According to several unconfirmed reports, the renowned South African DJ was traveling on Woodmead road in Johannesburg when gunmen attacked his vehicle with a hail of bullets, which instantly killed him and one of his bodyguards.

He was en route to perform at an event in Woodmead for the All White Veuve Clicquot Picnic on Sunday. Apart from being an Amapiano pioneer, DJ Sumbody was a creative force in the South African entertainment industry. In the early hours of Sunday, Sumsounds Music, his management team, confirmed the news.

DJ Sumbody was a pioneer of the well-known viral Amapiano sound, a word that translates to "the pianos" in Zulu and is an eclectic genre that started in South Africa in 2012 and fuses house, jazz and lounge music for a unique sonic experience.

During the pandermic, OkayAfrica featured him in the pieceDJ Sumbody Is Ensuring Amapiano Stays Alive During Times of Coronavirus and Social Distancing.

Social media users went online to share their shock about the unfortunate event.

Film
Photo: Sundance Institute

Four Films We're Most Looking Forward to at Sundance 2023

These titles, selected from a record 4,061 feature submissions, make their premiere at the prestigious film event next year.

Last year's Sundance Film Festival gave us delights such as Nigerian American director Adamma Ebo’s debut feature, Honk for Jesus, Save Your Soul, and Oliver Hermanus' Living, a moving retelling of the Kurosawa classic, Ikiru. It also saw the debut of Nikyatu Jusu's Nanny, which went on to win the fest's main prize. The Sierra Leonean American director's film, about an undocumented Senegalese woman who becomes a nanny to a wealthy couple on New York’s Upper East Side, stayed top of mind for many critics in the months that followed after its premiere.

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Events
(Photo by Paras Griffin/Getty Images

Why Are Concert Tickets in Nigeria Getting So Expensive?

Criticisms have trailed Asake, Burna Boy, and Wizkid's ticket prices for not being affordable. Industry insiders weigh in on what this means for concert-going in Nigeria.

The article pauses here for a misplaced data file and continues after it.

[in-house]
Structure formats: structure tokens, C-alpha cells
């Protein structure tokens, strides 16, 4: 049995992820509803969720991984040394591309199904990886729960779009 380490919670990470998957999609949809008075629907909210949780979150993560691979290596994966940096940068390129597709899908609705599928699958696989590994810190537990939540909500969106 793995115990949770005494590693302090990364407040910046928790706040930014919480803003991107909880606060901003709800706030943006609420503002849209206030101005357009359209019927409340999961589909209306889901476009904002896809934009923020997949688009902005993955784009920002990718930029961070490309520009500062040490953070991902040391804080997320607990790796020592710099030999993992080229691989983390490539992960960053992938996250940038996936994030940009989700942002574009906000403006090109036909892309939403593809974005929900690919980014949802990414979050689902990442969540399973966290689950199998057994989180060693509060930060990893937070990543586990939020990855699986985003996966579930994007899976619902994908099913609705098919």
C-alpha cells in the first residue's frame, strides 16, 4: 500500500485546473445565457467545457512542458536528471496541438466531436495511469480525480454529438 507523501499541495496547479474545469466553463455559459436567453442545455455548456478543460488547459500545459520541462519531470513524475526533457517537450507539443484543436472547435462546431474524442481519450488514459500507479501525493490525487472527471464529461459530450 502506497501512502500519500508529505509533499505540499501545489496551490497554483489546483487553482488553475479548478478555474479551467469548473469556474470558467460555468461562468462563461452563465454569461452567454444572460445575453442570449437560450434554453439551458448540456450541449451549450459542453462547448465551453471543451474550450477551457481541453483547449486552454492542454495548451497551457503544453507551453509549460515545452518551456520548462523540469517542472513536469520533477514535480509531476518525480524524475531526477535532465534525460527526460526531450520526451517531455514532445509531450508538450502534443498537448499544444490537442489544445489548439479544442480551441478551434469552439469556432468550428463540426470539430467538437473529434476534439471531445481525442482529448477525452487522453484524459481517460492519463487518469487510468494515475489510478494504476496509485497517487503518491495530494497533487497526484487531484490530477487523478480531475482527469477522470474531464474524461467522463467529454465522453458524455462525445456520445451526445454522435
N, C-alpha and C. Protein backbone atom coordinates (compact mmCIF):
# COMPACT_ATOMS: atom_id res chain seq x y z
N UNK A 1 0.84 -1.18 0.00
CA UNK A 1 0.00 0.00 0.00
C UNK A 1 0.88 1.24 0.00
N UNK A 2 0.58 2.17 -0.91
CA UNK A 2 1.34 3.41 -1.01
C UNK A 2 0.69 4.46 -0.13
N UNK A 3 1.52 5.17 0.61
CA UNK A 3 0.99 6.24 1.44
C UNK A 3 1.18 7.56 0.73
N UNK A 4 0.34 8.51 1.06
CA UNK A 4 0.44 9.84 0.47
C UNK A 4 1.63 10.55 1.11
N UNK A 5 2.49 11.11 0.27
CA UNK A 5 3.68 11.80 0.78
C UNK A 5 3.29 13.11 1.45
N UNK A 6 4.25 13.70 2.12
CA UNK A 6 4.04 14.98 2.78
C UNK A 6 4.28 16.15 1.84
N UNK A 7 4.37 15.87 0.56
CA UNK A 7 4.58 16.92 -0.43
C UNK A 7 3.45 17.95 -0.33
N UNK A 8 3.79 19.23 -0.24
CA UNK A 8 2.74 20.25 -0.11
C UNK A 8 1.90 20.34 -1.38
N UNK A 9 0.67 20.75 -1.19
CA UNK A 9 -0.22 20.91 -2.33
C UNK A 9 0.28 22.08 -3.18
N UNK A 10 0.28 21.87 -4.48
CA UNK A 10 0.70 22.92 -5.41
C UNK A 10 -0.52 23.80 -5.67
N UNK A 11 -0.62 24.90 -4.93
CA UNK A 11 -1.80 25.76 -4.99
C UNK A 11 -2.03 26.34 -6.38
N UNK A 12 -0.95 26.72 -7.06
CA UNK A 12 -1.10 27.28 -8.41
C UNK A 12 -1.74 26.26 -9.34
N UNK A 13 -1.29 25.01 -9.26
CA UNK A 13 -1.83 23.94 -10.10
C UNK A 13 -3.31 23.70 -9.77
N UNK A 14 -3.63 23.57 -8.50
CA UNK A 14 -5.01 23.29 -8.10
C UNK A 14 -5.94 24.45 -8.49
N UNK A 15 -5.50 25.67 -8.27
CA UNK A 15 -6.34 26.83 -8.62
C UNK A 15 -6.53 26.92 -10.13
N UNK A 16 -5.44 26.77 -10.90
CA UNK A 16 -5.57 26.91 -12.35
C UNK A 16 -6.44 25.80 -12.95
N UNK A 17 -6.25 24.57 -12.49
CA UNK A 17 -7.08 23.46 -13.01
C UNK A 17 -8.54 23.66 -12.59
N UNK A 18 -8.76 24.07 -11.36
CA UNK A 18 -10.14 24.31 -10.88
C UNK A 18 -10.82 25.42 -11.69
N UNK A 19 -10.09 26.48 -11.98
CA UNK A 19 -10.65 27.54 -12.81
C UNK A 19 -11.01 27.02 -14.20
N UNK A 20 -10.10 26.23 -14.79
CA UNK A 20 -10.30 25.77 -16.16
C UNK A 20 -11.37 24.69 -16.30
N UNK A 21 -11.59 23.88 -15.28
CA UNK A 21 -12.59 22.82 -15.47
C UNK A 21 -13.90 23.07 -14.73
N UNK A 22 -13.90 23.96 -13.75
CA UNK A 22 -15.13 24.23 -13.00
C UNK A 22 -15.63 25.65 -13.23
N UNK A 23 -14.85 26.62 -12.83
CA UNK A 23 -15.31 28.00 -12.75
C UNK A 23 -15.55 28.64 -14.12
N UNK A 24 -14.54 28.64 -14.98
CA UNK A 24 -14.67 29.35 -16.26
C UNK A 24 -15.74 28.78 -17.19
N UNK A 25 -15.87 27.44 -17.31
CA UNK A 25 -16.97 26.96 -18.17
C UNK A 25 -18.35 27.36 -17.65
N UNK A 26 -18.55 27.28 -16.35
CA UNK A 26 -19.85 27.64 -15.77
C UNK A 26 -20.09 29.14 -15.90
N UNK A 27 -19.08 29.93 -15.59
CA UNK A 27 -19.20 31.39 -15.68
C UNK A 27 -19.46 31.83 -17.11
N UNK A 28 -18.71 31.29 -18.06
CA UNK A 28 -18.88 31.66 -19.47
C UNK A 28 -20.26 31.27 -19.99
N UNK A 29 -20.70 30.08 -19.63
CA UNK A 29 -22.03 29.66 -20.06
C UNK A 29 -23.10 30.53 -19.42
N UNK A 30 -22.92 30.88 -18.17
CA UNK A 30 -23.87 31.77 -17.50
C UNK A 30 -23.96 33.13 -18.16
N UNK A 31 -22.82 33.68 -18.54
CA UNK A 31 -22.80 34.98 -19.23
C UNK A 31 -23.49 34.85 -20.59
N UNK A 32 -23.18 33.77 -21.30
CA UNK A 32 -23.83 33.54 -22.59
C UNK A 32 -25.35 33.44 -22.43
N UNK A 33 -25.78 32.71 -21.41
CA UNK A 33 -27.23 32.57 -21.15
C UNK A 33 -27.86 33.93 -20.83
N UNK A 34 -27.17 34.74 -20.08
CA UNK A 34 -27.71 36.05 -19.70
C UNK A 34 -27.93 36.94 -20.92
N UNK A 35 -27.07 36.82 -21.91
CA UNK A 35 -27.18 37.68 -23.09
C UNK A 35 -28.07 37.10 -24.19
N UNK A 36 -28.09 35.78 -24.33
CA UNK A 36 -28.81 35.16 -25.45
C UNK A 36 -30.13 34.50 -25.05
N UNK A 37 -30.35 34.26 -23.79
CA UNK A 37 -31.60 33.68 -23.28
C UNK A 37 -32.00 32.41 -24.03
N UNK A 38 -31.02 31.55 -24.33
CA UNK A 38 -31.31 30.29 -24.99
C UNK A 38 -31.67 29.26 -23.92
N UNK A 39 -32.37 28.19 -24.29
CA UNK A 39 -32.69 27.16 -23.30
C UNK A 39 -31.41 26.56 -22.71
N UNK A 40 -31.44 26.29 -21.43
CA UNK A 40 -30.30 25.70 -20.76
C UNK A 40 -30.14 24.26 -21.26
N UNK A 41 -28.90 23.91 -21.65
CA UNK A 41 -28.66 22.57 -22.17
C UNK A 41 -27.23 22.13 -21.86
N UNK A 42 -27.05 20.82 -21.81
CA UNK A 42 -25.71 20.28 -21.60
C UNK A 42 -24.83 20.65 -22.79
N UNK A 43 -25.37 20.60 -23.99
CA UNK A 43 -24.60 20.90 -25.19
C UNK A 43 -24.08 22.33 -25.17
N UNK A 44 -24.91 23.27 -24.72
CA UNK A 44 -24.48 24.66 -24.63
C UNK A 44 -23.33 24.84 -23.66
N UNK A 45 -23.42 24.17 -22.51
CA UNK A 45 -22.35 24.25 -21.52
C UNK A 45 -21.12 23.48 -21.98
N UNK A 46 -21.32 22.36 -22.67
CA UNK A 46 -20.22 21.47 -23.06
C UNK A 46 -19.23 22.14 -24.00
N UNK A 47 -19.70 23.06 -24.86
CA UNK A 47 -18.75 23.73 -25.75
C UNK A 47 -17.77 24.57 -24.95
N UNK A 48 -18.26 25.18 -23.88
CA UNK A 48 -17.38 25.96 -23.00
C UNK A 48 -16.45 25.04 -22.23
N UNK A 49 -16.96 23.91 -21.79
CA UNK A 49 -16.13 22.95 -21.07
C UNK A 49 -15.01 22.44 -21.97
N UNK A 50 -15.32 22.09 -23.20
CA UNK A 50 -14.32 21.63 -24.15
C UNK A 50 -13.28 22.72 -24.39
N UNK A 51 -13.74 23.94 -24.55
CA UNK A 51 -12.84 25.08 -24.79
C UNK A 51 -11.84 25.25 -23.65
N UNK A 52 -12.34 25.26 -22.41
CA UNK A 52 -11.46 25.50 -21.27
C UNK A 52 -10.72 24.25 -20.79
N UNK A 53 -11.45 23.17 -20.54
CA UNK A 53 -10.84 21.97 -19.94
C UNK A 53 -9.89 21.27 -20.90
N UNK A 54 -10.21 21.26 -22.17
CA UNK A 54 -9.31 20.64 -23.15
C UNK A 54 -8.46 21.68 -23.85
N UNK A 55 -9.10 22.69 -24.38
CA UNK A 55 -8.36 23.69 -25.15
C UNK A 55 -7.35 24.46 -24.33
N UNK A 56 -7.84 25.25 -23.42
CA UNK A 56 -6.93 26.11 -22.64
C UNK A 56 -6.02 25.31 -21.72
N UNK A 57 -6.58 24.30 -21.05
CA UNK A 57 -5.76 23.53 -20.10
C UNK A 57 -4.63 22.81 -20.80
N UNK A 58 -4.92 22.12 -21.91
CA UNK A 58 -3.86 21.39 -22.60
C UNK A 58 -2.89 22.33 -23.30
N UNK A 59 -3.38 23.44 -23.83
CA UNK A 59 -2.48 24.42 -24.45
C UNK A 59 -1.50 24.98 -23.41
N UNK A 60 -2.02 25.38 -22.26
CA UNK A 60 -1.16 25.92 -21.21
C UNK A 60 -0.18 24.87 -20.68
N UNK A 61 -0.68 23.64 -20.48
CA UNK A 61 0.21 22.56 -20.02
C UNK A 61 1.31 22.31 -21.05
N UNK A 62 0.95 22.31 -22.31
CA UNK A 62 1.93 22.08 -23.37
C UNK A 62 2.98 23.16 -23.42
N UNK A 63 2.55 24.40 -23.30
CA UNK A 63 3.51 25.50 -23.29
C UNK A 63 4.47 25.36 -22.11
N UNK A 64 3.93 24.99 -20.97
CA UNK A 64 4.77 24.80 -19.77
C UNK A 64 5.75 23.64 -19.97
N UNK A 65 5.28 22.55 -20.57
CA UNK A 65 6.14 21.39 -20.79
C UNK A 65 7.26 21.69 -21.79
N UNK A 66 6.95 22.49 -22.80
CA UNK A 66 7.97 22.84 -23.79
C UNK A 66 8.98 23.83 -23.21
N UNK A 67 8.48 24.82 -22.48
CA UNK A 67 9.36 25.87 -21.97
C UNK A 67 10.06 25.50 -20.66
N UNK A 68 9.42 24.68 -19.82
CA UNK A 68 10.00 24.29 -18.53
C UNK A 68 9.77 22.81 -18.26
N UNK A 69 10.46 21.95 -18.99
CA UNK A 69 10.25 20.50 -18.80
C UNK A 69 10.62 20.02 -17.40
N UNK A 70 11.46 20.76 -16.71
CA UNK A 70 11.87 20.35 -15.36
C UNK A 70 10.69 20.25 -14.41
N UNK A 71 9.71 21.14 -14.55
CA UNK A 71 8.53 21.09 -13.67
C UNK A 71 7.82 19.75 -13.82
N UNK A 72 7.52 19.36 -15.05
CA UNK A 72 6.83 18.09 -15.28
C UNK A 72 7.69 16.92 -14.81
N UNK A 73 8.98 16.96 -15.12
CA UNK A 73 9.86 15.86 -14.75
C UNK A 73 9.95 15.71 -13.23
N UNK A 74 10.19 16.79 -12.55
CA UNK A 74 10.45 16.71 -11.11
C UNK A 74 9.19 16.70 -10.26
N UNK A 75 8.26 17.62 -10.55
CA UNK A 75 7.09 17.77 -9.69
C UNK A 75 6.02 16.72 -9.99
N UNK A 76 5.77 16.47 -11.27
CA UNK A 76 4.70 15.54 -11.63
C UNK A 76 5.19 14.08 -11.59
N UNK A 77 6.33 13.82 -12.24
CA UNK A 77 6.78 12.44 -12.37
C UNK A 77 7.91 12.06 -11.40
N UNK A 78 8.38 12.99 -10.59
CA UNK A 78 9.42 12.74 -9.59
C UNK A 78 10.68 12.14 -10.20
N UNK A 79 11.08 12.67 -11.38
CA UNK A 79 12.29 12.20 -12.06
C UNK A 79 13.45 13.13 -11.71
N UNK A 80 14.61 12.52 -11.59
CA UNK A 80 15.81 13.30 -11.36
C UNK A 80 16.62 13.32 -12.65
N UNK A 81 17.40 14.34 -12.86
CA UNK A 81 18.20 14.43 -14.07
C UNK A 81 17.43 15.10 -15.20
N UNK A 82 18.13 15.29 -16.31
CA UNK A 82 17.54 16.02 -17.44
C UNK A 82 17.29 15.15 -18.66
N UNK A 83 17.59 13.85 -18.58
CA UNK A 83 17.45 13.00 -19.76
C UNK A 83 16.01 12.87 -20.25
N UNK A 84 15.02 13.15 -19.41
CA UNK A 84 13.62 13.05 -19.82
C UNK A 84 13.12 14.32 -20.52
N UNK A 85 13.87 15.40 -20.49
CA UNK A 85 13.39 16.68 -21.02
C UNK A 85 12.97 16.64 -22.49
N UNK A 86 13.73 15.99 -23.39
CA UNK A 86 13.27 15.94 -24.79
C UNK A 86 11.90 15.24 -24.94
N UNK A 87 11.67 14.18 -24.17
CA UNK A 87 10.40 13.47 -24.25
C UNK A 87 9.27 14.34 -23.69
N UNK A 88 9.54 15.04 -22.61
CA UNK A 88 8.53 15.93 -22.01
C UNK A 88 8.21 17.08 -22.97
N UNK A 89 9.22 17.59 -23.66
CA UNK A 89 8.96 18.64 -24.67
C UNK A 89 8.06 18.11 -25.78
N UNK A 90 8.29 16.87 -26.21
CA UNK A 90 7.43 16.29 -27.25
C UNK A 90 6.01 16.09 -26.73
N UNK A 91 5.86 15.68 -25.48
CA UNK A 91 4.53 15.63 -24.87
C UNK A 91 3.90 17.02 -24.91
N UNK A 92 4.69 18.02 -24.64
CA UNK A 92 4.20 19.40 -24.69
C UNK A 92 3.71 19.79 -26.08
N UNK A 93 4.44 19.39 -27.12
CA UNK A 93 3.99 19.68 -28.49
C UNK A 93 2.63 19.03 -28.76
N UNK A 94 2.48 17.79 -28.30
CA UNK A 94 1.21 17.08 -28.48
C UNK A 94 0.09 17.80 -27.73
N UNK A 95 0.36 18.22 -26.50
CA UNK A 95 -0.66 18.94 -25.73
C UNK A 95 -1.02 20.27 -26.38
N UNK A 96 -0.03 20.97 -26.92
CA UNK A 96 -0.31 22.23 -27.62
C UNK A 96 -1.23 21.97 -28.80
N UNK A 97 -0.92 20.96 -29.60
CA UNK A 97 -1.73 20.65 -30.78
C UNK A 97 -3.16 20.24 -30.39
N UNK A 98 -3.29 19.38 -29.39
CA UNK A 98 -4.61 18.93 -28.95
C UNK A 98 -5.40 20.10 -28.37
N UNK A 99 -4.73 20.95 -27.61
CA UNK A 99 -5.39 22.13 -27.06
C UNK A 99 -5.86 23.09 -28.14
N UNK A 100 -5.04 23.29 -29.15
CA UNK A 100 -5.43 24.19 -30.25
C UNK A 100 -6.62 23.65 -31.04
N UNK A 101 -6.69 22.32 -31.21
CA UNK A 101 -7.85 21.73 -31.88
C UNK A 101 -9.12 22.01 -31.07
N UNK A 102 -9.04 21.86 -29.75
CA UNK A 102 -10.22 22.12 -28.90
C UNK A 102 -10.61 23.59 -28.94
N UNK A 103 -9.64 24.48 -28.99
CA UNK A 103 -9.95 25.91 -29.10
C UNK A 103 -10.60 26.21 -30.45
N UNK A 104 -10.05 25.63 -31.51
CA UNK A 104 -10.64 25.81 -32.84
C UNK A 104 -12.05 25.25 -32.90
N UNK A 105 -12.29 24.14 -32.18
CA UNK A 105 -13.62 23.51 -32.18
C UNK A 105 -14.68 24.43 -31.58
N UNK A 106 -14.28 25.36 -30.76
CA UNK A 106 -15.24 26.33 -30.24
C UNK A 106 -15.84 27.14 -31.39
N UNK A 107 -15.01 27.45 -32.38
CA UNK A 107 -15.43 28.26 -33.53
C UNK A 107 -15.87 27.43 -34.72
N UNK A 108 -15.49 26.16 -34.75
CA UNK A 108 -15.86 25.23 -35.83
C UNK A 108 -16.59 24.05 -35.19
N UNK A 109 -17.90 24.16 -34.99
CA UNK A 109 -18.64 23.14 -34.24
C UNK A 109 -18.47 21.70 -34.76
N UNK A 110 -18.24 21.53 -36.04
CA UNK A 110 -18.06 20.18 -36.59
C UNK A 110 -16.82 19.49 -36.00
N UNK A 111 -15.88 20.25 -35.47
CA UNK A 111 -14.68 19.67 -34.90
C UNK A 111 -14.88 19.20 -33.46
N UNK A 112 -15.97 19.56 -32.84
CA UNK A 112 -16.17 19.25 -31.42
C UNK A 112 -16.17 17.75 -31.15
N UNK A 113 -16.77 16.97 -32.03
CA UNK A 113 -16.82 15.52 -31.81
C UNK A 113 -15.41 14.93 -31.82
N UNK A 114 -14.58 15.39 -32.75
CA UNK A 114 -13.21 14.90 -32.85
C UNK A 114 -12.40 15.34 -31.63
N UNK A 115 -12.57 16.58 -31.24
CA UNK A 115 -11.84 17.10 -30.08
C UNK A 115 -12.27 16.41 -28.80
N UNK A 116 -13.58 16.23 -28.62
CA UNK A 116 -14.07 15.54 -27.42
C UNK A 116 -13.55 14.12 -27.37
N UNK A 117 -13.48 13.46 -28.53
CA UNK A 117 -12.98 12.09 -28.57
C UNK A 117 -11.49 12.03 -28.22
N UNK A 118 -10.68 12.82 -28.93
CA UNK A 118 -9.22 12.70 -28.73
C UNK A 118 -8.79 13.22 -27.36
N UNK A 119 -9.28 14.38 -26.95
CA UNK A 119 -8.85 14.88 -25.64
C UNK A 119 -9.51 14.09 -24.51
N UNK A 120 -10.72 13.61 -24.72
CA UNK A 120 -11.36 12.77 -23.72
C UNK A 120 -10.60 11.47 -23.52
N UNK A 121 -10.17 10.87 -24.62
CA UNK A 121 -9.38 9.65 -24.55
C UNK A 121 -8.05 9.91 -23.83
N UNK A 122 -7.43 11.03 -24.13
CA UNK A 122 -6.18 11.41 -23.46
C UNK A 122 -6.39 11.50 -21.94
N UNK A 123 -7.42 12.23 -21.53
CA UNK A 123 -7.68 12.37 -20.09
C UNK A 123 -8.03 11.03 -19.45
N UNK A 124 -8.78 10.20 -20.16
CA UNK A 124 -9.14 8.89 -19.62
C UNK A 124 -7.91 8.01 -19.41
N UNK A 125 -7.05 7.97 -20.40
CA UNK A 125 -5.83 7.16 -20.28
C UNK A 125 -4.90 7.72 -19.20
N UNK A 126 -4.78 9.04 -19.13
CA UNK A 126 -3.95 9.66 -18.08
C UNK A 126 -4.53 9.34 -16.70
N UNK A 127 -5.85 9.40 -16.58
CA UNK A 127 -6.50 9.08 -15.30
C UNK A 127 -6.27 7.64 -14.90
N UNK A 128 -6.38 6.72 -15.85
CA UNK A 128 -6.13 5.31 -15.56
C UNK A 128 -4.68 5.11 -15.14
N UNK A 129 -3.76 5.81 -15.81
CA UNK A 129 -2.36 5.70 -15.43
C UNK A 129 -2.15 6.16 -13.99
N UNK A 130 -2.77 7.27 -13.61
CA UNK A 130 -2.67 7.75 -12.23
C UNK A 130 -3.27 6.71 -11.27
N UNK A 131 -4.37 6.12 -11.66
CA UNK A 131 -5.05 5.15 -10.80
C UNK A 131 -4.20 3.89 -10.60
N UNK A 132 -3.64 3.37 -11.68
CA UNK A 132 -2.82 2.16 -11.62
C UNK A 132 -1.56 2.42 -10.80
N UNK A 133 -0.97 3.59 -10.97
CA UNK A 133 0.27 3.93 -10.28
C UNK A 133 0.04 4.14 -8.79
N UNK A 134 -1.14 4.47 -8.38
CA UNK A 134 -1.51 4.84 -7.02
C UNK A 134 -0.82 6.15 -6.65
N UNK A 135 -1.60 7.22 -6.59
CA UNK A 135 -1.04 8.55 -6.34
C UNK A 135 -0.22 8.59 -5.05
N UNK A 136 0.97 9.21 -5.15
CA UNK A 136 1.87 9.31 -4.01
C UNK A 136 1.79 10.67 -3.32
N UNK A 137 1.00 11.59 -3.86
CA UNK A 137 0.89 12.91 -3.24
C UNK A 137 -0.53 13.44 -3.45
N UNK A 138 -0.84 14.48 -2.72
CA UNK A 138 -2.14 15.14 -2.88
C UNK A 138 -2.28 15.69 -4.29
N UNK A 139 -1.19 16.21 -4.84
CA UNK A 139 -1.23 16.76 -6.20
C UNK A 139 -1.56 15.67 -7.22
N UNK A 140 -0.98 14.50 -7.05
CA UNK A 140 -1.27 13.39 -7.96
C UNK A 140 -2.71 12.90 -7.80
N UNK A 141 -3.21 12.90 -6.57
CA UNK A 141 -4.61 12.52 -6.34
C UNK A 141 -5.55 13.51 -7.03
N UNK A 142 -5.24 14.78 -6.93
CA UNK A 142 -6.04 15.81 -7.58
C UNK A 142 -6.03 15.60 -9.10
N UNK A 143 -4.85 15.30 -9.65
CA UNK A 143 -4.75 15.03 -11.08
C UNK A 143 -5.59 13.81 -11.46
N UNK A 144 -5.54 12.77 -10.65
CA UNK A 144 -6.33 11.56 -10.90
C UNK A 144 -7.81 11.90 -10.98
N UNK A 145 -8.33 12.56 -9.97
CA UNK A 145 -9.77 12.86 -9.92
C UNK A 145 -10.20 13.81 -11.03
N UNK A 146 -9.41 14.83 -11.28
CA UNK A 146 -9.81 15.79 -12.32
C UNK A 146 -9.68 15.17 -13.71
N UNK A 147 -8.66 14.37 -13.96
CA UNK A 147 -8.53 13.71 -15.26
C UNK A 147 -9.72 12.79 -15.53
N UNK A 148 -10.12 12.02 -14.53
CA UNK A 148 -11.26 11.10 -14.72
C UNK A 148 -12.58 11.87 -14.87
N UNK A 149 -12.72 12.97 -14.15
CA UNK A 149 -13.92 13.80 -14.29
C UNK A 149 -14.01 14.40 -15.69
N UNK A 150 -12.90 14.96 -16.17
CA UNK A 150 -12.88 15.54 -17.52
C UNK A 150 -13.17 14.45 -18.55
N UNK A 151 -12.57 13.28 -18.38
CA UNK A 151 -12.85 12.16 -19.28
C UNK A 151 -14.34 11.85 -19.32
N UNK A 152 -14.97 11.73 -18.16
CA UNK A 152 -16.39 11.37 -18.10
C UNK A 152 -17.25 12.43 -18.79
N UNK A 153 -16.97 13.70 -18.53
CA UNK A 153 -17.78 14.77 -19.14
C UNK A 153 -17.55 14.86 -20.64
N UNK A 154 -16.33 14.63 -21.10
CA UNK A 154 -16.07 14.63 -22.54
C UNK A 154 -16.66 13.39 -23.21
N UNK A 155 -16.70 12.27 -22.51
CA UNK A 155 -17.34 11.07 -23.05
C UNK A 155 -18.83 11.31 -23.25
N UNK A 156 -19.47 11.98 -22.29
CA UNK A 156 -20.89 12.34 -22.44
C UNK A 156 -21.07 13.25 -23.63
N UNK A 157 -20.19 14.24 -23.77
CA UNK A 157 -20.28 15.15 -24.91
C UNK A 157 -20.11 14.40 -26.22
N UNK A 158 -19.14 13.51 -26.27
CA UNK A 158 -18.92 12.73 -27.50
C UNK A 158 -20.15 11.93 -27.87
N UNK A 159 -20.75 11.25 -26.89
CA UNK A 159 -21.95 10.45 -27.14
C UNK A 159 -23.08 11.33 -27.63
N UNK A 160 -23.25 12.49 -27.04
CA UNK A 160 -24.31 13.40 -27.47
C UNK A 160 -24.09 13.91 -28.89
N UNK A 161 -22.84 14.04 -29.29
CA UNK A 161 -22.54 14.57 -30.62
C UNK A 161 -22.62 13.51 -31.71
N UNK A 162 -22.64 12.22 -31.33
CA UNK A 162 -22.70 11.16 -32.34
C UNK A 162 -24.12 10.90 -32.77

In 2022, no newcomer artist ruled Nigeria’s music scene like Asake. Almost as if the 27-year-old singer-songwriter blew out of nowhere, his rise to fame came from catchy anthems like "Sungba" and "Terminator," emerging as the next correspondent of street pop.

His debut album Mr Money With The Vibe, released in September, cracked into the Billboard 200 at #66, making it the highest charting debut album from Nigeria. On Apple’s Nigeria Top 100, it became the first album to have all 12 spots occupied. The UK leg of his international tour had tickets already sold out.

So then it’s no surprise that December’s tradition of concert-going in Lagos had enlisted him as a main attraction. He’s leaned into the grittier side of afrobeats, making street slang and Yoruba lyricism sound glamorous. And this is what fans crave for at this year’s Flytime Music Festival, where he would perform as a headliner.

The show promoters, Flytime Promotions, are seemingly the right handlers. Yearly, they host the biggest concert franchise in West Africa, doing so since 2004. At a time where Wizkid, Tiwa Savage and Davido were entering the mainstream in the mid and late aughts, Flytime Music Festival (or Rhythm Unplugged, as known to many), became a crucial entertainment vehicle that brought fans closer to the artists they idolized.

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How Sandi Owusu-Yaw is Building a Slow Fashion Brand in Talensi

Using batik as part of its sustainable materials, the Ghanaian brand makes clothes for adventurous women while preserving an ancient artisanal craft.

Alice Diop's 'Saint Omer' Will Debut in January

The French director's riveting legal drama will be released in the US early next year.

Morocco Beats Spain To Advance To World Cup Quarter-Finals

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Chance the Rapper Tells Us Why and How He’s Bringing a Festival to Ghana

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Watch Red Bull's 'Uncredited: The Story of Afro Dance' Documentary

Red Bull TV's Uncredited: The Story of Afro Dance tells a story of Africa's unsung dance heroes.